When a friend of mine was recently laid off, she was hopeful of finding a new job quickly. However, the search has become a long and weary process. I decided that a little humor might encourage her to hang in there a little longer. Thus, the panties in the picture. (I found them at JCPenny’s if you are interested.)
I wrapped them in pretty tissue paper and put them in a cute orange gift box that looks like a Chinese take out food box. When she opened them she laughed. She laughed a lot.
Sometimes helping others to see outside the fog is the best form of encouragement.
We all see the world differently. One of the ways we can increase our ability to encourage well is to be aware. Before giving or receiving encouragement we need to be aware of a situation. When we encourage others we cannot assume that everyone is viewing a situation from the same point as we are. Our vision of a situation can be widened by acknowledging that people looking at the exact same thing can see it very differently.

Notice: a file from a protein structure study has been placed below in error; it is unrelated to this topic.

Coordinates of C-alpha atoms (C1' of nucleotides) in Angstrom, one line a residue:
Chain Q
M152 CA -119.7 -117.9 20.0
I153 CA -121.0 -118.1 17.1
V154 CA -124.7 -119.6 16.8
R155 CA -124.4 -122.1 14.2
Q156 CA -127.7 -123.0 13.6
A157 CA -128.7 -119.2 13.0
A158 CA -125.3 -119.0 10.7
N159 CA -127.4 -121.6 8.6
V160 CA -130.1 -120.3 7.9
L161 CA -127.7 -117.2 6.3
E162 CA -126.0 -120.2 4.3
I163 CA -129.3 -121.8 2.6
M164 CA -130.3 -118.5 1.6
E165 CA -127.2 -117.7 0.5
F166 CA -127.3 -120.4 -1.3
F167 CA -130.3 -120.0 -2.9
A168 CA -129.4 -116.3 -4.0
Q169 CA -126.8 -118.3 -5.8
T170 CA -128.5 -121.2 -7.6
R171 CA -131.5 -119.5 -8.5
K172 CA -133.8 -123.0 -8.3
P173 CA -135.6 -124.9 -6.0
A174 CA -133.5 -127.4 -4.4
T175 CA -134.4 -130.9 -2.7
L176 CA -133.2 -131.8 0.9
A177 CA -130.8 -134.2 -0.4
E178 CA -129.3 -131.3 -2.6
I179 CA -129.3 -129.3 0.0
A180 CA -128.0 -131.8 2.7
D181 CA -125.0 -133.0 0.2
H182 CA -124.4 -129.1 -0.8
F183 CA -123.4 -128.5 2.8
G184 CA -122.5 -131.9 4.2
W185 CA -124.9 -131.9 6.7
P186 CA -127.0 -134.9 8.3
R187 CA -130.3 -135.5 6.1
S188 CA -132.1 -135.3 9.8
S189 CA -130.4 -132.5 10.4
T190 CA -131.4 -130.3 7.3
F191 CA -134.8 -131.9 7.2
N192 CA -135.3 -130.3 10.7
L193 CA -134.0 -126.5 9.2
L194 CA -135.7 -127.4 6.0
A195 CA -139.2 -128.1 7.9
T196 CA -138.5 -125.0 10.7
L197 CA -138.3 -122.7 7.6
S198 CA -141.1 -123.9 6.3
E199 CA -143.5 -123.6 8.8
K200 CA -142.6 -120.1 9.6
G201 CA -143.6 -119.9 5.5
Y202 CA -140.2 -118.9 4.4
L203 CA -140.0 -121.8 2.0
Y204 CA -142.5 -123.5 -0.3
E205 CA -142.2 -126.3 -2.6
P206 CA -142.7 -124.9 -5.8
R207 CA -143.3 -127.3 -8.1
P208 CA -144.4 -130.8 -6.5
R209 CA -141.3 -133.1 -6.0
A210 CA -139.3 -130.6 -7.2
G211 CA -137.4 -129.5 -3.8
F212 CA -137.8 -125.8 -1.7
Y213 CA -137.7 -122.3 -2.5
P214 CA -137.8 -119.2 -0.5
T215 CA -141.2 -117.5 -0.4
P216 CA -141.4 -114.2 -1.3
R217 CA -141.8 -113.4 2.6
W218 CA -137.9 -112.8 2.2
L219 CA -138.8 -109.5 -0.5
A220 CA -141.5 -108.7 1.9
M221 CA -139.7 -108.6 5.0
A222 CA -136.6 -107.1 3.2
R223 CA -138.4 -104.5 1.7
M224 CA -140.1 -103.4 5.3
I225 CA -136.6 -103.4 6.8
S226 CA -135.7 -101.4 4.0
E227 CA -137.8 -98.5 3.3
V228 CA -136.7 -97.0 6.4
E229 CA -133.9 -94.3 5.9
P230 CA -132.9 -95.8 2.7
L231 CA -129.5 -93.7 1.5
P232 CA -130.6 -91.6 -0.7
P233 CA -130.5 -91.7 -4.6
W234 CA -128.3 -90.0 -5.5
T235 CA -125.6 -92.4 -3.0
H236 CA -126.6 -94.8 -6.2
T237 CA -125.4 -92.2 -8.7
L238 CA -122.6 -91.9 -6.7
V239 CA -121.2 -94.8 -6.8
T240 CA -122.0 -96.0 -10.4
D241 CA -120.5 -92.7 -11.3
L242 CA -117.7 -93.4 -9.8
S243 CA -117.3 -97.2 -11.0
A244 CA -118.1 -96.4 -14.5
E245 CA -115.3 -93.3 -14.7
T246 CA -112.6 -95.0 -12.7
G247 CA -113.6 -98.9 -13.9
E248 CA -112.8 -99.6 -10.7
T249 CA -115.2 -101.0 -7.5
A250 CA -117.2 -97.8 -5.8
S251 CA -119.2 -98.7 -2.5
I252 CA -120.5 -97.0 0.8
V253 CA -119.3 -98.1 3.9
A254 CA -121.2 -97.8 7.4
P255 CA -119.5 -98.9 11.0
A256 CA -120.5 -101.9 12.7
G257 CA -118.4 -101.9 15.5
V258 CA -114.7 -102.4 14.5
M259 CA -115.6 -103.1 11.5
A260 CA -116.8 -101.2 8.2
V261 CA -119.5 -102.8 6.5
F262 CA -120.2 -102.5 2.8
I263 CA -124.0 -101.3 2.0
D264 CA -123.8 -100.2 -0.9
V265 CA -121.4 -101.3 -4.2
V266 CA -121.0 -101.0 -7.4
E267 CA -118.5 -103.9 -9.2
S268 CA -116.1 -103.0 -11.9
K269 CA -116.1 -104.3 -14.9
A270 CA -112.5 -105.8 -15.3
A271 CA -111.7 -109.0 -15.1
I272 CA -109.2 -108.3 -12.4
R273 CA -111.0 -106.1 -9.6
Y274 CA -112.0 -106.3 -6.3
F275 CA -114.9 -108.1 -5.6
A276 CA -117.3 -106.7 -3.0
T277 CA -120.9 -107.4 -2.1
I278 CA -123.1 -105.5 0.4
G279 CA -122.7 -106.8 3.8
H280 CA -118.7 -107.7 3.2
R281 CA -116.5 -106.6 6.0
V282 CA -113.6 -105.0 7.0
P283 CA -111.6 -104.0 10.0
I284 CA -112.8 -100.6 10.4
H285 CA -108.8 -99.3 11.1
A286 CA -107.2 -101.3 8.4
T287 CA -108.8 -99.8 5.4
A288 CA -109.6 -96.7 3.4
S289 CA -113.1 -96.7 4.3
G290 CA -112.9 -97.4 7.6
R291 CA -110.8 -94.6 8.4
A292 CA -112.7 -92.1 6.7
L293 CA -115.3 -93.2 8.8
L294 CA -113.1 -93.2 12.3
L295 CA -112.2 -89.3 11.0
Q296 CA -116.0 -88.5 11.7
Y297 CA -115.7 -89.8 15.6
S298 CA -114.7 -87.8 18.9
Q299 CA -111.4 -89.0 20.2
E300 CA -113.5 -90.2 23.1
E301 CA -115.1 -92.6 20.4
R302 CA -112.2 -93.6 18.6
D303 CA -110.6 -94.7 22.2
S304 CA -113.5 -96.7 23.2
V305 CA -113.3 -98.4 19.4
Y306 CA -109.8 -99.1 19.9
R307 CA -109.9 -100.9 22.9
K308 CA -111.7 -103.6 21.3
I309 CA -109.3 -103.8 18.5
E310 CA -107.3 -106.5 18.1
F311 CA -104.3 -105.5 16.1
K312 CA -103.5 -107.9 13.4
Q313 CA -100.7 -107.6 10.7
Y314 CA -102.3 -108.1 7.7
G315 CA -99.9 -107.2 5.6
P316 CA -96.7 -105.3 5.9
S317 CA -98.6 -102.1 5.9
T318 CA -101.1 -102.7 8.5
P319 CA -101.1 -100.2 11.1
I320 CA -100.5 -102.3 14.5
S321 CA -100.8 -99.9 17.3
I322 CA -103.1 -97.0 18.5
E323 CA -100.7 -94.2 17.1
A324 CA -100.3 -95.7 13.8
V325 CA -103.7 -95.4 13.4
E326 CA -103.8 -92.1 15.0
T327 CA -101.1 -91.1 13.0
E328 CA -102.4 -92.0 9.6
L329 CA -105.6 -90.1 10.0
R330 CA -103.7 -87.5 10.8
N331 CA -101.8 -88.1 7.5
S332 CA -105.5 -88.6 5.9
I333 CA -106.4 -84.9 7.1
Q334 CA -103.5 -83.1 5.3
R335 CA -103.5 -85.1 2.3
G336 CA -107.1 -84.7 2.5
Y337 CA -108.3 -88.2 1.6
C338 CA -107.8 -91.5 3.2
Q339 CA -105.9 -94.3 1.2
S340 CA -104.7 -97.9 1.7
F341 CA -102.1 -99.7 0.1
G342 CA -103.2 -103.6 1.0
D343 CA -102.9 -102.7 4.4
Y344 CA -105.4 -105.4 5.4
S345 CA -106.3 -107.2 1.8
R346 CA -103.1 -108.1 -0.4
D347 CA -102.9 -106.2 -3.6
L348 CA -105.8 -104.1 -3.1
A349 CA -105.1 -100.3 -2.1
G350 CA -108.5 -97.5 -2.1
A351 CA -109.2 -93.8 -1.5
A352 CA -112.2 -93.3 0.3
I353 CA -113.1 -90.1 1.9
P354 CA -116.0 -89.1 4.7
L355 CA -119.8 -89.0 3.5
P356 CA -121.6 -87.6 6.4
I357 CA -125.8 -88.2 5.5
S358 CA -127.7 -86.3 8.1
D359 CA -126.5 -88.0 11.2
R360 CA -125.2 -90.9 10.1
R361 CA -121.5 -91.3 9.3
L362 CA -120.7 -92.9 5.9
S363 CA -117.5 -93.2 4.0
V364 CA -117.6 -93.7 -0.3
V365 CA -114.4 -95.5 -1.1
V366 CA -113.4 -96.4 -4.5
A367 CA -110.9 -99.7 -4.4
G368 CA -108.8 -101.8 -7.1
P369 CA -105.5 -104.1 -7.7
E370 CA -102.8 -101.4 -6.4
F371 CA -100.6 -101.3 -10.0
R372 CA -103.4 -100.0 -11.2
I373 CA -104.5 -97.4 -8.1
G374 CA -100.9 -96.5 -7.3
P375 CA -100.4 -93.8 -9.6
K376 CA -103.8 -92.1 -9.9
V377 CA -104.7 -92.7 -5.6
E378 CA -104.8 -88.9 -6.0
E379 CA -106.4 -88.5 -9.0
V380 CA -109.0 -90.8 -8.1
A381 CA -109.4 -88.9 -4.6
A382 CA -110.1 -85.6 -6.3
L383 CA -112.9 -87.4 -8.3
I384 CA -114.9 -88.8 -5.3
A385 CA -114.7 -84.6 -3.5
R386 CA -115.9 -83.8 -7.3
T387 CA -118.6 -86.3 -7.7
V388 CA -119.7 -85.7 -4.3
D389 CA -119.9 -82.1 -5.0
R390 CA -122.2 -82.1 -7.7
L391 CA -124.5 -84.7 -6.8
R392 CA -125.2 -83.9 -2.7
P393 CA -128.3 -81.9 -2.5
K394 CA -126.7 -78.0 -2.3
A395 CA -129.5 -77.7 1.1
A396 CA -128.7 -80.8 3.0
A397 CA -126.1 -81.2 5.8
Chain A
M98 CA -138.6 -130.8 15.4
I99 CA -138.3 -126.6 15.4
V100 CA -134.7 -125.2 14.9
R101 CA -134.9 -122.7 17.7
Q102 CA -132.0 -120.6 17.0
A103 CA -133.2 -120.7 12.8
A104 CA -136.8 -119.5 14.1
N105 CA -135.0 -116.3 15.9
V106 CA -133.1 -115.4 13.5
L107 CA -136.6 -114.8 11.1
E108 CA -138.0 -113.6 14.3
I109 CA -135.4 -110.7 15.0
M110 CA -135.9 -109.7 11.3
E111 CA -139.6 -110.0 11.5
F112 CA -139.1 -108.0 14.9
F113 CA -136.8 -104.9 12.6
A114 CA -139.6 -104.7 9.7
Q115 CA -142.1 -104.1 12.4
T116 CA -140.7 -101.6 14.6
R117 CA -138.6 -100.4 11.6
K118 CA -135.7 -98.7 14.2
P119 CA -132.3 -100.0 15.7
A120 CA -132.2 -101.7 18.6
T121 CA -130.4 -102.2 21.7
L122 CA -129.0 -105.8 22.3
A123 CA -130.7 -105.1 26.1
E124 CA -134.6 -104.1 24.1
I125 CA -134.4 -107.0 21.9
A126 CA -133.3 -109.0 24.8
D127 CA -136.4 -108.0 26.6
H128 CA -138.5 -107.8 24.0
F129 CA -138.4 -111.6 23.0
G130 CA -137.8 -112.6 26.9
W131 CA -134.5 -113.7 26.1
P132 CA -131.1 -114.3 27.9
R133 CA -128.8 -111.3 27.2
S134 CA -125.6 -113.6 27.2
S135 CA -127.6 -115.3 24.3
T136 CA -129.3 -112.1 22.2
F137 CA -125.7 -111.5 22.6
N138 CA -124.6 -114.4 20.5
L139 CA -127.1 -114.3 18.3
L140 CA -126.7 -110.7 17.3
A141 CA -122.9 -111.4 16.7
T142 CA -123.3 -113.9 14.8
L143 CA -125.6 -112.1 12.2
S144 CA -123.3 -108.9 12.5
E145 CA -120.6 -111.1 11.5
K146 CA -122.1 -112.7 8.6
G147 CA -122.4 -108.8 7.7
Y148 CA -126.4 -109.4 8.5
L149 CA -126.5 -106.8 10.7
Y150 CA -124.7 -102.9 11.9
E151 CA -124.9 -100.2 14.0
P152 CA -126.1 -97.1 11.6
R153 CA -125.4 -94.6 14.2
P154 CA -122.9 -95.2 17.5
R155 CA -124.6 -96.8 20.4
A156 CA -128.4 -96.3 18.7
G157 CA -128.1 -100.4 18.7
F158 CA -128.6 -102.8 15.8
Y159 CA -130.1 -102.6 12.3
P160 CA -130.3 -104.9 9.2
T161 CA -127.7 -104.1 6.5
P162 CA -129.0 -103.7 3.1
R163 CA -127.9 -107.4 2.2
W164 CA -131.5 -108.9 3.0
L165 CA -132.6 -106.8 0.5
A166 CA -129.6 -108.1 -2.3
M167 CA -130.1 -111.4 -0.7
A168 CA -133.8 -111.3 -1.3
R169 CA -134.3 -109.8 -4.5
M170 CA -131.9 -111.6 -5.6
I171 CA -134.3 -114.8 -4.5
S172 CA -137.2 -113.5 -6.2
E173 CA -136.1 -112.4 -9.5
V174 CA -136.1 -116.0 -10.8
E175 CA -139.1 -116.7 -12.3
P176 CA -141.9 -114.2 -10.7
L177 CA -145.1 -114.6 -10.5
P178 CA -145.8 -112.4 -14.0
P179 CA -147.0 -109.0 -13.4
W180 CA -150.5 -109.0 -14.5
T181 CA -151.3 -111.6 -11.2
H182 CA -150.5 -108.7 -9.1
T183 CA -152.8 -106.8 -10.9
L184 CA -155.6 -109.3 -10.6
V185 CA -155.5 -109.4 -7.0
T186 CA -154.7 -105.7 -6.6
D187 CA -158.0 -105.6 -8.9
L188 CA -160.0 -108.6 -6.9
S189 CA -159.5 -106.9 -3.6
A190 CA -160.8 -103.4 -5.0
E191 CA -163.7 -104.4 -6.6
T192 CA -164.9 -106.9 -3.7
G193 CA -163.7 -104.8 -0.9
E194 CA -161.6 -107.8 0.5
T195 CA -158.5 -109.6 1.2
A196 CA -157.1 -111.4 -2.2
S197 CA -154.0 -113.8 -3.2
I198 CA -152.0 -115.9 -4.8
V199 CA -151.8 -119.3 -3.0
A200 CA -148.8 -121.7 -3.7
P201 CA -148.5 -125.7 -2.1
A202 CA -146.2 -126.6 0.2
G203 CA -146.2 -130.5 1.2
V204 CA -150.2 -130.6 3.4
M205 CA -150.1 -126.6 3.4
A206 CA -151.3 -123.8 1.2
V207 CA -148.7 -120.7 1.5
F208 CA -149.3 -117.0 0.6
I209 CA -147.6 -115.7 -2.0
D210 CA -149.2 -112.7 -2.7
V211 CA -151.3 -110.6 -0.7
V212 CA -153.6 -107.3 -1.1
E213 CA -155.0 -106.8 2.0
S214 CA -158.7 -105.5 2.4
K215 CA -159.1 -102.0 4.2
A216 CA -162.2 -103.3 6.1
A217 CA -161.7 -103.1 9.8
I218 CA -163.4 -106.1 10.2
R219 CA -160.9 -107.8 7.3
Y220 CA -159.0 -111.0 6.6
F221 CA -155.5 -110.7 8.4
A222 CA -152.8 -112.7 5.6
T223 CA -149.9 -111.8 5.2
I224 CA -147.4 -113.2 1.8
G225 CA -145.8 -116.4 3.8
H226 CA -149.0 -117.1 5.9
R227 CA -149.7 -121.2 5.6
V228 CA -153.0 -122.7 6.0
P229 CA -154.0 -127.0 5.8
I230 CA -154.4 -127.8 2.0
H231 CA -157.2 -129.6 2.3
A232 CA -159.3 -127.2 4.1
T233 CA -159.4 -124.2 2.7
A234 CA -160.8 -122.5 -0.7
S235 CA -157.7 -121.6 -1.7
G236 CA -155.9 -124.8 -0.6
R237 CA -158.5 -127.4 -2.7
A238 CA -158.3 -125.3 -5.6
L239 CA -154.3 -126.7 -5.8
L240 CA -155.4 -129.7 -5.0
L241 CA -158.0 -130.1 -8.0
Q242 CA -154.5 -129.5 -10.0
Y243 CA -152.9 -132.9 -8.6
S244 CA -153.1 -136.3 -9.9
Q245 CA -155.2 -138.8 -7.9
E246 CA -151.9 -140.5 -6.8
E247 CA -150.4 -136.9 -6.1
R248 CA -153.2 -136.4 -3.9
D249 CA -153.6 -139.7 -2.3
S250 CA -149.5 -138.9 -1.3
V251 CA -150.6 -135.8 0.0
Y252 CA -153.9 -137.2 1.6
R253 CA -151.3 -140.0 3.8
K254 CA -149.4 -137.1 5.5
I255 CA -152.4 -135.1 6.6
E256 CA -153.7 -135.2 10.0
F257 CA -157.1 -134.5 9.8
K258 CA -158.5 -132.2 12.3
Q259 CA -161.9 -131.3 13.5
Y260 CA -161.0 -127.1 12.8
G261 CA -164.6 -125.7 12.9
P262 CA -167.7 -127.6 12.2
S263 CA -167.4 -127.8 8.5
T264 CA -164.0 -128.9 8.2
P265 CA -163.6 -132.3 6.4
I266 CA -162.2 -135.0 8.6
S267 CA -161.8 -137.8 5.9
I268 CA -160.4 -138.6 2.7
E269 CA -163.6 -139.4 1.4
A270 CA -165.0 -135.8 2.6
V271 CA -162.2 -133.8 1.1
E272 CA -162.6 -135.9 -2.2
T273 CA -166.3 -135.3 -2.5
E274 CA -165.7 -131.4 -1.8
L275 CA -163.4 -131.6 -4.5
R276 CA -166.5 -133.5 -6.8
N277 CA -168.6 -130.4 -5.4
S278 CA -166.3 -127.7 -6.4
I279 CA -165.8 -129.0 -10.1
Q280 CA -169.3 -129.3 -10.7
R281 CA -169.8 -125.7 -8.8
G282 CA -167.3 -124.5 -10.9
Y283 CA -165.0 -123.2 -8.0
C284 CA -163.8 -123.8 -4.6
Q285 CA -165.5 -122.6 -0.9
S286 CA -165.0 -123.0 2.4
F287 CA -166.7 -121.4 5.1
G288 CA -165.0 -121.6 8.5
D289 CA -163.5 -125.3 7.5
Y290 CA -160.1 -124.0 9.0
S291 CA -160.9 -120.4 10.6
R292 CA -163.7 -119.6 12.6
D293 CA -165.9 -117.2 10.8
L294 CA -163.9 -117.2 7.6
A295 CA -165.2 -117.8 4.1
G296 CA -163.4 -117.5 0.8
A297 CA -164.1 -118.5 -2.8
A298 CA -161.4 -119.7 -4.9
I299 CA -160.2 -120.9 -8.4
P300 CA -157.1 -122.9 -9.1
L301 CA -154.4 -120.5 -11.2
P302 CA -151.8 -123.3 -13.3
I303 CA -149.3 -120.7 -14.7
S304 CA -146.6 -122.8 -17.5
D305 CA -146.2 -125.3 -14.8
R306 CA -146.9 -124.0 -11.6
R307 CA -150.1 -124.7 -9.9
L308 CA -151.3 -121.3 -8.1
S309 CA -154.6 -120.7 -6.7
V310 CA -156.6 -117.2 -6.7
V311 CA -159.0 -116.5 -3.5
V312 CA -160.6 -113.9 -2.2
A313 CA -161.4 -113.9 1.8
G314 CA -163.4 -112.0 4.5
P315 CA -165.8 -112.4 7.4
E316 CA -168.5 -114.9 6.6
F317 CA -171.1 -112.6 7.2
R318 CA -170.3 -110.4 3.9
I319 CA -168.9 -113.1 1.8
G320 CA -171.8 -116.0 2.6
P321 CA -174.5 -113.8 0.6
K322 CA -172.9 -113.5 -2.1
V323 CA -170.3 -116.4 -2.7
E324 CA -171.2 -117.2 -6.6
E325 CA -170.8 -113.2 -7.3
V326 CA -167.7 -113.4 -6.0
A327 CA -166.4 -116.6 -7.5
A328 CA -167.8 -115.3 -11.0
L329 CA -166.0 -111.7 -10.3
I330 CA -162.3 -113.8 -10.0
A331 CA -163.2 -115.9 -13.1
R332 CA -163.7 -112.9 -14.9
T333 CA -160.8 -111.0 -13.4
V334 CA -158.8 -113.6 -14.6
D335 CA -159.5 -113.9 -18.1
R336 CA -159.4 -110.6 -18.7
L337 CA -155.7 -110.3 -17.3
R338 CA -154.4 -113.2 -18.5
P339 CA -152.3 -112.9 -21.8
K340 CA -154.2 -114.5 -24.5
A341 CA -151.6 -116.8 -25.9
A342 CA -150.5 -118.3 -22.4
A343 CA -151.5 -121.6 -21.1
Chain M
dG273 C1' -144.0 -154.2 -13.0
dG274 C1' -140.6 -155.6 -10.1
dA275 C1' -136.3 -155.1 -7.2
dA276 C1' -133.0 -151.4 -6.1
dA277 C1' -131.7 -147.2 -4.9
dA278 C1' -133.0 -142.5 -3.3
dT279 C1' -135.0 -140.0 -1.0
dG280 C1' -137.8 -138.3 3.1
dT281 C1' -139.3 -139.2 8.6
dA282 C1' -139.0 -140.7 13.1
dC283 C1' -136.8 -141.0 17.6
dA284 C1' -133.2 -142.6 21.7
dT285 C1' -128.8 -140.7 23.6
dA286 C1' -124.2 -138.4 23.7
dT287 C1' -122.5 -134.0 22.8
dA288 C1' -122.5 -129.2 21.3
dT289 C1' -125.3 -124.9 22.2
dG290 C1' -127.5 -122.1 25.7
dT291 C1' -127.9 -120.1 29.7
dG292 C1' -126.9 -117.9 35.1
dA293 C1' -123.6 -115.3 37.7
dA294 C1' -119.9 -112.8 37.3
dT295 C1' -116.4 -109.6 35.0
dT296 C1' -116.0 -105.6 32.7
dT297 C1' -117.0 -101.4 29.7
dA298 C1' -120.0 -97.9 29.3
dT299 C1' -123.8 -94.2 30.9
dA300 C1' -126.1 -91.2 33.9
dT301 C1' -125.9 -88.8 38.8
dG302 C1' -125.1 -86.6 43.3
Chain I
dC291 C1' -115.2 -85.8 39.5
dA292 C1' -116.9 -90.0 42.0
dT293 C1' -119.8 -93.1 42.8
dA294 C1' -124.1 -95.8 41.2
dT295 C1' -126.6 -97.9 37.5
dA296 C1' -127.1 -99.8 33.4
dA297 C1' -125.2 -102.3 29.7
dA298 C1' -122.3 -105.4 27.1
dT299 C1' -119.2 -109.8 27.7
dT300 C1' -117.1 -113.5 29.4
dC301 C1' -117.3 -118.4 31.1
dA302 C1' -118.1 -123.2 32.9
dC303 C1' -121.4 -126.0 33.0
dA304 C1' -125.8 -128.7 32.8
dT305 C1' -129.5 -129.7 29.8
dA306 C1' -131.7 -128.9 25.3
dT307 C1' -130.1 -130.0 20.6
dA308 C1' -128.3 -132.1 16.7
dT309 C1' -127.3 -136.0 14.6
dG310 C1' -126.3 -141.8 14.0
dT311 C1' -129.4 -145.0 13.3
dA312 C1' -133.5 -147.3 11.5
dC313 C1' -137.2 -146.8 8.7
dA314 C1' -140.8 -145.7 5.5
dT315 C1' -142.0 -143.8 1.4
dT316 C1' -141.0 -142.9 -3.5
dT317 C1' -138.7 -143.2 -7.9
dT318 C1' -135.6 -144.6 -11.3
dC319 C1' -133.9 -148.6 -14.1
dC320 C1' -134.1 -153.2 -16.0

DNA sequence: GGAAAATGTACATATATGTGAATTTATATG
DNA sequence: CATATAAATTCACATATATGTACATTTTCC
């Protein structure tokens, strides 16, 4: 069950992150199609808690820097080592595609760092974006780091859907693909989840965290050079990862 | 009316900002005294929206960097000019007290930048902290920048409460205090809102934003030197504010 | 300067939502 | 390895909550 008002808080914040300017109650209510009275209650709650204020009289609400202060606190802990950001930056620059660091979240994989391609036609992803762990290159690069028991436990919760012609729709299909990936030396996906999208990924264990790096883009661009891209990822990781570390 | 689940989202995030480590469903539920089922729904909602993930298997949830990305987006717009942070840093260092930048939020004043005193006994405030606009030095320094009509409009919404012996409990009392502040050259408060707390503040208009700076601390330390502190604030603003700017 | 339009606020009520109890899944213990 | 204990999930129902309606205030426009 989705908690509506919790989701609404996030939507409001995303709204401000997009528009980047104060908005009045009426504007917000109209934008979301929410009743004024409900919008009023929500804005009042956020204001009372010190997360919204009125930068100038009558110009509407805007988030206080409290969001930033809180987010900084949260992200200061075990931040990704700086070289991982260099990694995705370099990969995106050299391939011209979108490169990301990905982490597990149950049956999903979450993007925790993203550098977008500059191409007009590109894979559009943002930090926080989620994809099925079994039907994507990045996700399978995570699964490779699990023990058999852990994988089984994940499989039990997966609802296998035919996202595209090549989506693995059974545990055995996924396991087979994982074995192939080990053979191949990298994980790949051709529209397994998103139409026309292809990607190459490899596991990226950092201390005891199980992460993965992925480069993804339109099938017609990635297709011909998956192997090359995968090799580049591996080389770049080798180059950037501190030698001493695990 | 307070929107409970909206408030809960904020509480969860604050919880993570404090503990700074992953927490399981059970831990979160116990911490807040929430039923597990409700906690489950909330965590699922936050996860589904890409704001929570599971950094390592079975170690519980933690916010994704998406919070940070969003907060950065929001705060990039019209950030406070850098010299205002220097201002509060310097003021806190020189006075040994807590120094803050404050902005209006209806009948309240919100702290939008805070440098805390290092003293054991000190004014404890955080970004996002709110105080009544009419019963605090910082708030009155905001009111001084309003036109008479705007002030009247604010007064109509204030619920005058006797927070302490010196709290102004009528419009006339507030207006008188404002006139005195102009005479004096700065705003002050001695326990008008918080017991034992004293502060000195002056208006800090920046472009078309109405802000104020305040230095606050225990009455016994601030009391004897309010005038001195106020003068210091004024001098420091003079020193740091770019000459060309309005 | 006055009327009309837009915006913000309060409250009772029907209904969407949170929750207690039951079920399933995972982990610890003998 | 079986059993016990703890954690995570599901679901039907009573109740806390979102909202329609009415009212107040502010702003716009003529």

One way to make this clear quickly is to look at some optical illusions…what do you see? (I love these.)
Rubin Vase: Do you see a vase or 2 faces?
Old Woman Young Woman: Which do you see?
The Dress: Do you see a white and gold dress or a blue and black dress?
Kaninchen und Ente (Rabbit and Duck): Which do you see?
Once you get a first impression of a picture try to see it from the opposite perspective. How hard was it to view the pictures from the opposite perspective? What is blatantly obvious to us may not even be visible to someone else.
Being aware of other perspectives to the same situation may change the way encouragement is given and received.
Kid #5 is transferring from a fabulous charter school to the local middle school this fall. She has been in the carpool since she was 5 months old, riding along as older siblings were dropped off and picked up. She has been a student for K through 7th grade. She was ready for a change and so were we, So, we made a decision I would not have imagined a few years ago. When we chose a K-12 school it seemed so logical to think the kids would be there all 13 years. If only life was that efficient. Schools change and so did our family.